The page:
NYU Tandon School of Engineering Awarded Highly Competitive $260,000 NEH Grant to Digitize New York City Record

Grant to Fund Digitizing the City Record 1873 to 1998: Making Transparent New York City Government Infrastructure and Political Economy

(Brooklyn, NY) The NYU Tandon School of Engineering today announced it has been awarded a highly competitive $260,000 grant from the National Endowment for the Humanities to digitize the City Record. The project, which will be led by Jonathan Soffer, Professor of History and Chair, Department of Technology, Culture & Society at Tandon, will digitize the 1,723 volumes – or one million pages – of the City Record, from 1873-1998 and make them openly and freely available to the public on nyc.gov.

These volumes contain copious data on every aspect of the city’s politics, society, economy, real estate and infrastructure development, employment, and expenditures and will aid scholars studying the city because of the depth and breadth of the data it contains, offering digitized resources unmatched by any other city. The digitized City Record Project will alter both the quantitative and qualitative study of post-Civil War New York as much as the wide availability of searchable digitized newspapers has in recent years.

The database will provide a treasure trove for public users (students, bankers, home buyers, family historians, urban planners, journalists) investigating the historical and financial development of New York property and infrastructure, or researching family history, with data going back generations to the 1870s. Moreover, its significance is not limited to New York City. As Stanford University historian Richard White observes, “It is the kind of project that has the potential to remake how we think about critical historical processes.” and “the most robust digitization project that [he has] ever read.”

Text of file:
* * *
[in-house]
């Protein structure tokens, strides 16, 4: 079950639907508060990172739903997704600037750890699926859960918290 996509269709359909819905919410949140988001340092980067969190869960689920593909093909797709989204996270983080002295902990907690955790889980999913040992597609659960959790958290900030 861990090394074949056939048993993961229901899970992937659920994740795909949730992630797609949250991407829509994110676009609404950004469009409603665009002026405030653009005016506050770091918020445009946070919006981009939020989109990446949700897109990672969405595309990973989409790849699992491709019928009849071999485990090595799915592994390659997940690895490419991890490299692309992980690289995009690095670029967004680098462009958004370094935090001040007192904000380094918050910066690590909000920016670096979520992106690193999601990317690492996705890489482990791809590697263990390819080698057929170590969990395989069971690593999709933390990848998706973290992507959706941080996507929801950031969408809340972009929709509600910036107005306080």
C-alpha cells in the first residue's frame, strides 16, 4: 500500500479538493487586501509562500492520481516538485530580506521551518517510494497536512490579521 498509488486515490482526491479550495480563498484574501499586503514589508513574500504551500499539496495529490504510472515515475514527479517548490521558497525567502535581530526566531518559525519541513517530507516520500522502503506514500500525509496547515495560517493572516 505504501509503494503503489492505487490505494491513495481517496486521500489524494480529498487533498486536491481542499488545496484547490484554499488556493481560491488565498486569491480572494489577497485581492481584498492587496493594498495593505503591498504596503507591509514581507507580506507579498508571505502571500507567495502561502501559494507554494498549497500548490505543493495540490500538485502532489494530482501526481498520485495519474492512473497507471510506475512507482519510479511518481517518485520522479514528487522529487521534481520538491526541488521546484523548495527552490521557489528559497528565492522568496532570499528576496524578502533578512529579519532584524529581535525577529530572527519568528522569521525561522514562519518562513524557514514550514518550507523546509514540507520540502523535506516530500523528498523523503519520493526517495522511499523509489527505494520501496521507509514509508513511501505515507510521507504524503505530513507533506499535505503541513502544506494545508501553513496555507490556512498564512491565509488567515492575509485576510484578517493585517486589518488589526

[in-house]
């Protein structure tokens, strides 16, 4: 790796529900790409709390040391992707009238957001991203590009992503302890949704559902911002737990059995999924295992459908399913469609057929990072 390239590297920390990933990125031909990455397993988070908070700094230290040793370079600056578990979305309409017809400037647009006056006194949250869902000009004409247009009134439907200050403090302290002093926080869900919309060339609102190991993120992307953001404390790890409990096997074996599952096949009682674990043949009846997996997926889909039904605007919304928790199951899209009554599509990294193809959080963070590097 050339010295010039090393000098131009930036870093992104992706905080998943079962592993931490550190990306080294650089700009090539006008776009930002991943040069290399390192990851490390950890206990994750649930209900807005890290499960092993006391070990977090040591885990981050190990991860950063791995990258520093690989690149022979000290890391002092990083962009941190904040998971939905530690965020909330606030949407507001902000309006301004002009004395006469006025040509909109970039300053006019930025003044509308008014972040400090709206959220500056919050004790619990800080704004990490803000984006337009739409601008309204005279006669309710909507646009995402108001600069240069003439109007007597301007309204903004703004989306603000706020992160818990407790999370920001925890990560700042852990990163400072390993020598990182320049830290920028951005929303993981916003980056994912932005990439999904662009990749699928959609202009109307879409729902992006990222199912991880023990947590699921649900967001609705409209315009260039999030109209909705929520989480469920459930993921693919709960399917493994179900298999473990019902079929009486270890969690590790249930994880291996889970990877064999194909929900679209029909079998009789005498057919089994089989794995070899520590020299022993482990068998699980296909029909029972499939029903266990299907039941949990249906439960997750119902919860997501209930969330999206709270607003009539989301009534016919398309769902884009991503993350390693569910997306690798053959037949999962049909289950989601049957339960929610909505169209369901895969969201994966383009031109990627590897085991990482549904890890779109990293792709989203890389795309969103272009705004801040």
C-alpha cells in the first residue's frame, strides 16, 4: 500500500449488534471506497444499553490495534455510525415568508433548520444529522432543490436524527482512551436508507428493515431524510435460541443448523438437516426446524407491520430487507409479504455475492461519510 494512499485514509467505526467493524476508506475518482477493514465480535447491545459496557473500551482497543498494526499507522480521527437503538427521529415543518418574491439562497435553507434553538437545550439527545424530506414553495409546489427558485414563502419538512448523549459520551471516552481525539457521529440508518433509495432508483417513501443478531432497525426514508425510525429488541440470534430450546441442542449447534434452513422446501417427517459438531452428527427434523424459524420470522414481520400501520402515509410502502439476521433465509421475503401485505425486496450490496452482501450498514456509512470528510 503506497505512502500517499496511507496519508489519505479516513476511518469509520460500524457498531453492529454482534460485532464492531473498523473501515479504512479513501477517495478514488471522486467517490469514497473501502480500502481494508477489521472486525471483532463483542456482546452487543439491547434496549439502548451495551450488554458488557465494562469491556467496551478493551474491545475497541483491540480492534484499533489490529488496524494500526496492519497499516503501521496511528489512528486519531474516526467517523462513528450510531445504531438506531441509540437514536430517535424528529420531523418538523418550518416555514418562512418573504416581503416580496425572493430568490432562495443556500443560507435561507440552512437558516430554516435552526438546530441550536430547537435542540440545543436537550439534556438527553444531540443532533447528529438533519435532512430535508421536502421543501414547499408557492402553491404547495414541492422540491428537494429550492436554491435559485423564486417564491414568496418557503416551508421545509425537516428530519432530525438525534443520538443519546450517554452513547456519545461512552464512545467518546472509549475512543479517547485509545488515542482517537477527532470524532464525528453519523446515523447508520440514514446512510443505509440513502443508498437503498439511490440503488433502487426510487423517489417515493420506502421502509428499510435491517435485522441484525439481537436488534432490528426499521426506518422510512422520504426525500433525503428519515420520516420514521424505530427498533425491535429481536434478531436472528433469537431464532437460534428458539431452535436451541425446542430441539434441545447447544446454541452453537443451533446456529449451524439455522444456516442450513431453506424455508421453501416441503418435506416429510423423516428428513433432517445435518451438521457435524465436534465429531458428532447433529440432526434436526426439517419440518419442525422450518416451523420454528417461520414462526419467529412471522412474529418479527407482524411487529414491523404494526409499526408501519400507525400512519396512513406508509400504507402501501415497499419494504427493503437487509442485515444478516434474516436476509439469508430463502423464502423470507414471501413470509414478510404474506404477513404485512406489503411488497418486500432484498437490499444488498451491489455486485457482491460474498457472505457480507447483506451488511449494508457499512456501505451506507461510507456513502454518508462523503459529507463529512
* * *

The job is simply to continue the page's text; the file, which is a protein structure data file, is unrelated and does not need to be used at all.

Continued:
Jonathan Soffer, Professor of History and Chair, Department of Technology, Culture & Society at Tandon, who will lead the project, said, “We believe that the digitization of The City Record will have an important impact on urban history and economics, and across the social science disciplines. No other city of New York’s size and importance provides a comparable historical database. Due to the location of the portal on the heavily used nyc.gov website and the diversity of the data, we believe that this project will have an unusually large audience.”

NYU Tandon School of Engineering Dean Katepalli Sreenivasan said, "The use of innovation to preserve historical data is an exciting opportunity for us and generations to come.  I want to praise the National Endowment for the Humanities for their vision and congratulate Professor Soffer on undertaking this important task."

“The City Record is one of New York City’s oldest continuously published newspapers – available every weekday, except for legal holidays, without fail since June 24, 1873. Digitizing these documents will further our understanding of how this City has evolved over time. This project will provide a powerful tool for increasing government transparency, creating a fully searchable database of more than a century of records,” said Commissioner Lisette Camilo, Department of Citywide Administrative Services (DCAS)